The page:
What is a misdemeanour?
A misdemeanour is misconduct which:
- breaches or threatens the interests of society;
- is defined as a misdemeanour by the Act on Misdemeanours;
- is not any other minor offence or a crime.
It can be defined as less serious unlawful conduct than a criminal offence. It is handled in administrative proceedings.
You can, for example, cause a road traffic misdemeanour, if you:
- drive your car without a driving licence;
- drink and drive, or use drugs and drive;
- drive your car above the speed limit;
- leave the scene of a car accident;
- cause a car accident, etc.
Who deals with misdemeanours?
Misdemeanours are handled by various offices of state administration or self-governing bodies, in particular:
- city district offices;
- the Police Corps, particularly, in the case of a road traffic misdemeanour (most often, it will be the District Road Traffic Inspectorate);
- Railway Police;
- municipal offices;
- Customs authorities, etc.
What is the procedure?
The representative of the administrative body will first explain the misdemeanour, then it will commence misdemeanour proceedings by setting the date for an oral hearing where the matter will be heard and a decision made; either you will be found guilty of the misdemeanour or the process will be closed.
What decision can the administrative body make?
The administrative body will close the process if it determines that the offence was not committed or that it was not committed by you.
The administrative body may find you guilty of the offence but waive the fine, or, based on the gravity of the offence – it can impose one of the following sanctions:
- a reprimand;
- a fine up to €33 and for road traffic offences up to €1 300;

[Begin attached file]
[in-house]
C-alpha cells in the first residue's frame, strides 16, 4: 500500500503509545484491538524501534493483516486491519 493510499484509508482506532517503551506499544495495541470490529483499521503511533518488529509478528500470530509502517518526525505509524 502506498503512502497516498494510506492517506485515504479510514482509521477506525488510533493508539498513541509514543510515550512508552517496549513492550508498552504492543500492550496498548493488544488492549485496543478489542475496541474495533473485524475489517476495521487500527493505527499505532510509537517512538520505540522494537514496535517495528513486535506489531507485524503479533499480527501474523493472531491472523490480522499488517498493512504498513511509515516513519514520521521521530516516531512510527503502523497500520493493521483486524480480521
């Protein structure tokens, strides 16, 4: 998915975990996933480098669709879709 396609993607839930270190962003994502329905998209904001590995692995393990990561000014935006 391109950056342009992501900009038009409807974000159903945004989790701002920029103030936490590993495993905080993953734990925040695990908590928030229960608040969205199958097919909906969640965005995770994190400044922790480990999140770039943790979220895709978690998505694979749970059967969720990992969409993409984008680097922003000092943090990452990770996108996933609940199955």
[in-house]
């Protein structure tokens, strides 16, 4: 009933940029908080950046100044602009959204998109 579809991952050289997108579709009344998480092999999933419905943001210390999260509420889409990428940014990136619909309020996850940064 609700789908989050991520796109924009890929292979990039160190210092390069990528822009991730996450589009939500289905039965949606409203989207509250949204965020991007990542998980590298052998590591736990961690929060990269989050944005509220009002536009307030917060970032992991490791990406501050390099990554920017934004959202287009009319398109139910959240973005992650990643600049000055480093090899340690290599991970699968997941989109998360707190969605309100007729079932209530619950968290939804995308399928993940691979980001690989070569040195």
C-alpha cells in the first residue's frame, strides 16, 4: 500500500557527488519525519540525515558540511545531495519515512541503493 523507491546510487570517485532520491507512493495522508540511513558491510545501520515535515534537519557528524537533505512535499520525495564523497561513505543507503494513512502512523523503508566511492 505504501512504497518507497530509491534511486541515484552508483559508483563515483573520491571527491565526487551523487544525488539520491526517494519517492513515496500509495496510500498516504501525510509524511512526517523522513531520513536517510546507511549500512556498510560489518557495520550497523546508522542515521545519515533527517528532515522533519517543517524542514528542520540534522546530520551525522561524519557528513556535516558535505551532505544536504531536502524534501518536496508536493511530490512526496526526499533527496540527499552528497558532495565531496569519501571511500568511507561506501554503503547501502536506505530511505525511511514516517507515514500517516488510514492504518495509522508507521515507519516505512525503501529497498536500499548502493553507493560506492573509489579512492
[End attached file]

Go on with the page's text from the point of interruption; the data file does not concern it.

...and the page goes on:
- disqualification for up to 5 years (for example, from driving a motor vehicle);
- seizure of an item, if the item was used for committing the offence, etc.
Can I appeal the decision of the administrative body?
Yes, you can file an appeal to the administrative body which issued the decision within 15 days of the date when you received the notification. The appeal will be dealt with by a higher level body which will examine the correctness and lawfulness of the decision issued by the lower level body.
If you also believe that the decision of the higher level body is incorrect you may file a complaint with a court which will examine the lawfulness of the decision made by the administrative body.
Are such offences pursued against nationals of other Member States?
Any person who commits an offence on the territory of the Slovak Republic bears responsibility for doing so.
How are road traffic misdemeanours dealt with?
Some misdemeanours (particularly road traffic misdemeanours, for example speeding or parking) will be handled directly at the site by issuing a fine statement, collecting a fine on the spot (up to €650), and/or with a verbal reprimand. The administrative body can apply this procedure only if the offence has been reliably ascertained and you are willing to pay the fine. You can appeal against such a decision. If you do not agree with the procedure, misdemeanour proceedings (see above) will be commenced.
If you agree with the fine but you cannot pay it on the spot (you do not have enough cash), the police officer or administrative body will issue a fine statement and instruct you about the next steps (typically, you must pay the fine within 15 days) and about what happens if you fail to pay the fine (your driving licence will be suspended).
Is information about misdemeanours added to criminal records?
The Road Traffic Police keep records on every driver. They include the driver's personal details and information about misdemeanours and criminal offences committed by breaching the road traffic rules. Information about misdemeanours is kept only if the fine exceeded €100 or the police issued a disqualification.
The national language version of this page is maintained by the respective Member State. The translations have been done by the European Commission service. Possible changes introduced in the original by the competent national authority may not be yet reflected in the translations. The European Commission accepts no responsibility or liability whatsoever with regard to any information or data contained or referred to in this document. Please refer to the legal notice to see copyright rules for the Member State responsible for this page.